Philippe is an extremely wealthy person who has a serious attitude towards life since he suffered an accident that left him a quadriplegic. This means that he needs a caregiver 24 hours a day at his service, but people usually don’t stay around long with him. And there is Driss, an immigrant guy fresh out of prison who survives at his aunt’s expense and doesn’t have the slightest interest in working. But fate is usually capricious and will unite these two people in the most unusual relationship. A relationship that will be “untouchable.”
Being a disabled millionaire, Phillipe looks for a helper who meets his needs and takes care of him since his body is almost completely paralyzed. He decided to do some interviews to hire a new assistant. That’s how he meets Driss, who applies to the job without any intention or hope of being hired. He is only interested in completing three interviews to get the government subsidy.
Being a poor immigrant who just got out of a six-month jail sentence, Driss receives Phillipe’s attention with his aggressiveness in showing no empathy or compassion for his disability. To Driss’s surprise, Philippe hires him and puts on a challenge to show Driss is capable of working for a month and that he is not as selfish as he thinks.
That is how a great bond of friendship starts to emerge from these two characters that are contrasted as light and dark. What at first seemed to be an impossible relationship becomes essential: One hit by the circumstances of a position of disability and the other a victim of social inequality; however, both share the same discrimination from a world that surrounds and marginalizes them. Philippe helps Driss by turning him into an honest, responsible, and dedicated person in his work. At the same time, Driss infects Philippe with his optimism and joy, helping him overcome his fears originating from his condition.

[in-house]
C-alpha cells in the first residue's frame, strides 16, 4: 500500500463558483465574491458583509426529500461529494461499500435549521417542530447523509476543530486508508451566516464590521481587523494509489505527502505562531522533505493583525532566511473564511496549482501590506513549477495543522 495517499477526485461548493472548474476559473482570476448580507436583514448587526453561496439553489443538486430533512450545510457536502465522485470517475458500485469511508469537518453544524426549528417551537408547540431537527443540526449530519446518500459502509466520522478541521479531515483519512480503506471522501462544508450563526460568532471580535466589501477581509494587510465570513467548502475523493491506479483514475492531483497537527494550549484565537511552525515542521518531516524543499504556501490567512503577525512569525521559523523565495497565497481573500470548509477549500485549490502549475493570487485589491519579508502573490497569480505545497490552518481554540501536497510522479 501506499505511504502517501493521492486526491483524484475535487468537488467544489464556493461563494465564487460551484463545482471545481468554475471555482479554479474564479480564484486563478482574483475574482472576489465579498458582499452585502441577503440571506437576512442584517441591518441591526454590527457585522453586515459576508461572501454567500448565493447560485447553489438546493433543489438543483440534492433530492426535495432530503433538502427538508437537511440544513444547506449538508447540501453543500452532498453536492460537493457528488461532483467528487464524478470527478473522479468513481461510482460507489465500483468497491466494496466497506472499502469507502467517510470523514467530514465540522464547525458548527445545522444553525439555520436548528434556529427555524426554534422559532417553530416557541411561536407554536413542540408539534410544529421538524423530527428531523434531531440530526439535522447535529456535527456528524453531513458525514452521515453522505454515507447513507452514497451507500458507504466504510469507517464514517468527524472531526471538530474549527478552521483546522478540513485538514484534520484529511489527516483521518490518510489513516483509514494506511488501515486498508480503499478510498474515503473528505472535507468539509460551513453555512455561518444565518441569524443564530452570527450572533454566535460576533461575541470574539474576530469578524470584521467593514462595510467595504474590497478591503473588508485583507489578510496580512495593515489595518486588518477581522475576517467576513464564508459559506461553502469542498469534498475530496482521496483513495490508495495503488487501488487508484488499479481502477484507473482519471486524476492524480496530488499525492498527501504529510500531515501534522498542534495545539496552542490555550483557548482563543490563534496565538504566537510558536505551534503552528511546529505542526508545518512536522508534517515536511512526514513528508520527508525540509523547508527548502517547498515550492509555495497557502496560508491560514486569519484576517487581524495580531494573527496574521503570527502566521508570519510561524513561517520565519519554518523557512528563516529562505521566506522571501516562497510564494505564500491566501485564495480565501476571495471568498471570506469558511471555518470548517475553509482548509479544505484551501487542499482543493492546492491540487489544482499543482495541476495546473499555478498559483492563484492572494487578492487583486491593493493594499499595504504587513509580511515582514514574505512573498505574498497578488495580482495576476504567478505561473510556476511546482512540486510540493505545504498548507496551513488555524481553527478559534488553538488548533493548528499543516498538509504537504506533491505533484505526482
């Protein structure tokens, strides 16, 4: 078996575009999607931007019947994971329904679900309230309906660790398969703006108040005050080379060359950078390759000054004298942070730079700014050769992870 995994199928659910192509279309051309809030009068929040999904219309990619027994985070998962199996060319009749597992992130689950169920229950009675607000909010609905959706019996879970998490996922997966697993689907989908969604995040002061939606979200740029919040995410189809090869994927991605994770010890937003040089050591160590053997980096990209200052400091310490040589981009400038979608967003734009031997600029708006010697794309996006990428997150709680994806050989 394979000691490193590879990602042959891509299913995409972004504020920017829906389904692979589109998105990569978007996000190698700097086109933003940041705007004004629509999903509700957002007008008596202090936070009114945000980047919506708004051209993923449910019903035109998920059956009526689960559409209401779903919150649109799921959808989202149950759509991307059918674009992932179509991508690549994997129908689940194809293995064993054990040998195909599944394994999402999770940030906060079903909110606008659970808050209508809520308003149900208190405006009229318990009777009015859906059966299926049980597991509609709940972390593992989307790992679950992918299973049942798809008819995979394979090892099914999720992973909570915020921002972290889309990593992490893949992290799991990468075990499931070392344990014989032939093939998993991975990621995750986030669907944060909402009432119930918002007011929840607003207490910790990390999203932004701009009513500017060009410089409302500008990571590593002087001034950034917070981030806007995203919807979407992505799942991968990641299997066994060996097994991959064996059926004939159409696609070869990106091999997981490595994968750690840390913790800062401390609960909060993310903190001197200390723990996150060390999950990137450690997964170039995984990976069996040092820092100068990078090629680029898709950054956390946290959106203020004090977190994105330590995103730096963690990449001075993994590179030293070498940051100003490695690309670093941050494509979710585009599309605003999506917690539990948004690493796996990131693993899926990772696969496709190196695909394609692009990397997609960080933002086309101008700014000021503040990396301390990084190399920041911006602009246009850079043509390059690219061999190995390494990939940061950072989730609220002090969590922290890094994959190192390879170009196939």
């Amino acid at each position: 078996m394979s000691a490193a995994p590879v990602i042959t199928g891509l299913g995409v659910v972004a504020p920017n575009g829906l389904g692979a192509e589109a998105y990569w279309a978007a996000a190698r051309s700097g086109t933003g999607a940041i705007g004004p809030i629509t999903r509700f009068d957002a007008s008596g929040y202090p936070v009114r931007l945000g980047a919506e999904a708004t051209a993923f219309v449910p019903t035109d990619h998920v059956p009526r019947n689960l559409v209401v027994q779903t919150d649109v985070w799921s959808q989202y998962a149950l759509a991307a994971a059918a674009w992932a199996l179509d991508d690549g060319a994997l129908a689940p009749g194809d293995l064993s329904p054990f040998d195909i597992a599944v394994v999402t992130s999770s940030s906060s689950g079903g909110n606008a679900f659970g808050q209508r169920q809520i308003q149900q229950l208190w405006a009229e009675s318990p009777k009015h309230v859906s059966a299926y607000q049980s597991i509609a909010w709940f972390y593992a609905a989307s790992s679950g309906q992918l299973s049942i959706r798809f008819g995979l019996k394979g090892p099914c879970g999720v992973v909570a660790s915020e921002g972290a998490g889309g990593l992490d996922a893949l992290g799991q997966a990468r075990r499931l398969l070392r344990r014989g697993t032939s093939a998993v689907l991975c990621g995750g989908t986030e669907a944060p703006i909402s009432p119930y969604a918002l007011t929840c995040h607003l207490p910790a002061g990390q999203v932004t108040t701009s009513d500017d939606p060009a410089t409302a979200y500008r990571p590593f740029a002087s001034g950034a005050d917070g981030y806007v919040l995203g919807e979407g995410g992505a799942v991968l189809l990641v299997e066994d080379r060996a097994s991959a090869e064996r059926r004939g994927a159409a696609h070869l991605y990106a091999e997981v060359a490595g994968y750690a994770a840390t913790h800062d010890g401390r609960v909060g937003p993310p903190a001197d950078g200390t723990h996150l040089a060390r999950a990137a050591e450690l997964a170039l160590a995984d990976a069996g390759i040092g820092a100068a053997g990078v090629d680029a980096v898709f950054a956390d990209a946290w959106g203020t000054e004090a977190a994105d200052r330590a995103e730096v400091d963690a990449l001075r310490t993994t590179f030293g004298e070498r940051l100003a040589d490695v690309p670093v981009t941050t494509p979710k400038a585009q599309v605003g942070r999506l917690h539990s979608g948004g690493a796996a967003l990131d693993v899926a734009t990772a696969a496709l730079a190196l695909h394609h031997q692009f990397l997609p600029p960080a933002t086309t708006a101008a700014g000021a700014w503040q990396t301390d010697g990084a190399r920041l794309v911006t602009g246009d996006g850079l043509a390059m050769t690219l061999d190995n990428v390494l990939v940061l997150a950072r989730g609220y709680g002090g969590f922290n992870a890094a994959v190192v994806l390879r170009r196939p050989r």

Fortunately, Nakache and Toledano do not want ‘The Intouchables’ to merely be a “feel good” movie. It is not one of the films whose success is based on the audience’s well-being rather than having artistic merits. Even though it has some “cheesy” moments, the movie overcomes it well with its dark-humor. The lack of compassion between the two main characters makes the movie special in its genre.
The filmmakers know how to handle fundamental vital concepts brilliantly, making the film very close and familiar. Social cinema, closer to a purely “Hollywood” product than of French origin, dropping morals like: “we all have someone to take care of” and “no matter how different and distant we are, we always have something to learn from others.”
Characters and actors
From the beginning, the chemistry between the two main actors is the basis of the movie’s beauty. The opening scene captures and makes evident the harmony between the performers and the remarkable work in the direction of actors, focusing on the central duo. The movie doesn’t lose any rhythm, thanks to these actors’ superb interpretive work: Omar Sy as Driss and François Cluzet (who bears a striking resemblance to Dustin Hoffman) as Philippe. They are such charming characters, so rich in nuances that it is a pleasure to see them together on stage.
The movie’s story is fantastic, but “The Intouchables” is a character movie, meaning that the actors are the primary driver. Their movements and well-written dialogues are absolutely genuine. The contrast and the chemistry between them create the dark-comedy that the movie feeds on.
Music and cinematography
Besides everything, the movie is seasoned with a gorgeous soundtrack. We were astonished because we would never imagine that this section would be this remarkable. This was achieved thanks to the composer and pianist Ludovico Einaudi, who wrote some stunning piano pieces. Especially “Fly” and “Una Mattina” exquisitely accompany the dramatic atmosphere. The movie would be totally incomplete without them. They are so remarkable that, in various countries, a special edition was made on DVD that included a CD with the film’s soundtrack.
As this is a character movie, there is not much to say about its cinematography. One thing to notice is the constant usage of contrast elements, symbolizing the characters’ opposite perspectives. The use of light and dark, colors and gray tones, fast and slow-paced movements… Philippe’s house is very colorful with extravagant decorations and art pieces, while Driss’s neighborhood is gray, chaotic, and full of graffitis. As the movie’s heart, the contrast is symbolized in every little detail.
In short, “The Intouchables” is a movie that therapeutically uses humor, laughs, and de-dramatizes the multiple fears that grip modern society. It places the human at the center of everything, and above all, it commits to a clear optimistic message; living with dignity. With tremendous acting and a fantastic soundtrack, the final sensation is enormously satisfying. We highly recommend the movie to all kinds of audiences.